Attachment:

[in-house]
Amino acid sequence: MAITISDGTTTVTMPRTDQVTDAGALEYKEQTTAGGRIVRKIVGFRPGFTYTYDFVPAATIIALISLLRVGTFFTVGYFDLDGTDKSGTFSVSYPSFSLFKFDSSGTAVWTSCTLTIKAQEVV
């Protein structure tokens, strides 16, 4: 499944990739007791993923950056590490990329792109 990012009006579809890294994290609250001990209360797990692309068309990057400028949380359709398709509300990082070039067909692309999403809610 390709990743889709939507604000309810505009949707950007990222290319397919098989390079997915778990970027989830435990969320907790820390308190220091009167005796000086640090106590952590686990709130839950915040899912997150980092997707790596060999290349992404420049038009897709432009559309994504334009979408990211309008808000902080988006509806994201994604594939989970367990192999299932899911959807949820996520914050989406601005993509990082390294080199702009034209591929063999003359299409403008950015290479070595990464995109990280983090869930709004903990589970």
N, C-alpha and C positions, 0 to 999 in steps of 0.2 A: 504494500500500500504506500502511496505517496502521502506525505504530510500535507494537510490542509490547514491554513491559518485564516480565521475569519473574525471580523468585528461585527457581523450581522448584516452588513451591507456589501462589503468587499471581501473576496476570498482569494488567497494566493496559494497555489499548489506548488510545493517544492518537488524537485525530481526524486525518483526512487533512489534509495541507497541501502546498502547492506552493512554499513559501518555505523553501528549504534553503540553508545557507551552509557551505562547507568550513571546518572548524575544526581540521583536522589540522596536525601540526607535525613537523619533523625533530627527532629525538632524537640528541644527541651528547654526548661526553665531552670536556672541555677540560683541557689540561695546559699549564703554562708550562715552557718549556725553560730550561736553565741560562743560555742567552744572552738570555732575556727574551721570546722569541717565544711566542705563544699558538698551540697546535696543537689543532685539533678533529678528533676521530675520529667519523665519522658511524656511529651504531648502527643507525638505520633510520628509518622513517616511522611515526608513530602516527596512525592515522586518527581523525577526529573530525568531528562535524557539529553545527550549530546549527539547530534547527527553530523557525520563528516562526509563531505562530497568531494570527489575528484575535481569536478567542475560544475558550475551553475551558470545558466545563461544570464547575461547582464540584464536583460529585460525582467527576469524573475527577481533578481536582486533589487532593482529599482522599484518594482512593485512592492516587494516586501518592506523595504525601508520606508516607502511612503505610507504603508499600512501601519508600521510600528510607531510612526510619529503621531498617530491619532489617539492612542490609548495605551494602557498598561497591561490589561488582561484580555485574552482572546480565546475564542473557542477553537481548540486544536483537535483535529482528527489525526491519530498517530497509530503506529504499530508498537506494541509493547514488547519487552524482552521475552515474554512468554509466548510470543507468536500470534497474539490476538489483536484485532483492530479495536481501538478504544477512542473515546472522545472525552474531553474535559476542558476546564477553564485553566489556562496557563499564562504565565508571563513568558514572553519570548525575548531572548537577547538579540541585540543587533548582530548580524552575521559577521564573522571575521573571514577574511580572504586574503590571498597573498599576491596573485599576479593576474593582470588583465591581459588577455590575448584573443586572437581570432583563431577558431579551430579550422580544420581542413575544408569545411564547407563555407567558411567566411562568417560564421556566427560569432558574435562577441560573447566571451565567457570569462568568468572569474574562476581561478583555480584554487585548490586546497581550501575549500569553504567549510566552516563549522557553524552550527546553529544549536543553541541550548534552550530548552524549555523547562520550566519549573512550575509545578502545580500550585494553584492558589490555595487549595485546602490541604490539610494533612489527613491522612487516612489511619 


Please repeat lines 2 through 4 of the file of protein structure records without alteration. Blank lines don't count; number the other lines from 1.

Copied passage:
Amino acid sequence: MAITISDGTTTVTMPRTDQVTDAGALEYKEQTTAGGRIVRKIVGFRPGFTYTYDFVPAATIIALISLLRVGTFFTVGYFDLDGTDKSGTFSVSYPSFSLFKFDSSGTAVWTSCTLTIKAQEVV
């Protein structure tokens, strides 16, 4: 499944990739007791993923950056590490990329792109 990012009006579809890294994290609250001990209360797990692309068309990057400028949380359709398709509300990082070039067909692309999403809610 390709990743889709939507604000309810505009949707950007990222290319397919098989390079997915778990970027989830435990969320907790820390308190220091009167005796000086640090106590952590686990709130839950915040899912997150980092997707790596060999290349992404420049038009897709432009559309994504334009979408990211309008808000902080988006509806994201994604594939989970367990192999299932899911959807949820996520914050989406601005993509990082390294080199702009034209591929063999003359299409403008950015290479070595990464995109990280983090869930709004903990589970």
N, C-alpha and C positions, 0 to 999 in steps of 0.2 A: 504494500500500500504506500502511496505517496502521502506525505504530510500535507494537510490542509490547514491554513491559518485564516480565521475569519473574525471580523468585528461585527457581523450581522448584516452588513451591507456589501462589503468587499471581501473576496476570498482569494488567497494566493496559494497555489499548489506548488510545493517544492518537488524537485525530481526524486525518483526512487533512489534509495541507497541501502546498502547492506552493512554499513559501518555505523553501528549504534553503540553508545557507551552509557551505562547507568550513571546518572548524575544526581540521583536522589540522596536525601540526607535525613537523619533523625533530627527532629525538632524537640528541644527541651528547654526548661526553665531552670536556672541555677540560683541557689540561695546559699549564703554562708550562715552557718549556725553560730550561736553565741560562743560555742567552744572552738570555732575556727574551721570546722569541717565544711566542705563544699558538698551540697546535696543537689543532685539533678533529678528533676521530675520529667519523665519522658511524656511529651504531648502527643507525638505520633510520628509518622513517616511522611515526608513530602516527596512525592515522586518527581523525577526529573530525568531528562535524557539529553545527550549530546549527539547530534547527527553530523557525520563528516562526509563531505562530497568531494570527489575528484575535481569536478567542475560544475558550475551553475551558470545558466545563461544570464547575461547582464540584464536583460529585460525582467527576469524573475527577481533578481536582486533589487532593482529599482522599484518594482512593485512592492516587494516586501518592506523595504525601508520606508516607502511612503505610507504603508499600512501601519508600521510600528510607531510612526510619529503621531498617530491619532489617539492612542490609548495605551494602557498598561497591561490589561488582561484580555485574552482572546480565546475564542473557542477553537481548540486544536483537535483535529482528527489525526491519530498517530497509530503506529504499530508498537506494541509493547514488547519487552524482552521475552515474554512468554509466548510470543507468536500470534497474539490476538489483536484485532483492530479495536481501538478504544477512542473515546472522545472525552474531553474535559476542558476546564477553564485553566489556562496557563499564562504565565508571563513568558514572553519570548525575548531572548537577547538579540541585540543587533548582530548580524552575521559577521564573522571575521573571514577574511580572504586574503590571498597573498599576491596573485599576479593576474593582470588583465591581459588577455590575448584573443586572437581570432583563431577558431579551430579550422580544420581542413575544408569545411564547407563555407567558411567566411562568417560564421556566427560569432558574435562577441560573447566571451565567457570569462568568468572569474574562476581561478583555480584554487585548490586546497581550501575549500569553504567549510566552516563549522557553524552550527546553529544549536543553541541550548534552550530548552524549555523547562520550566519549573512550575509545578502545580500550585494553584492558589490555595487549595485546602490541604490539610494533612489527613491522612487516612489511619 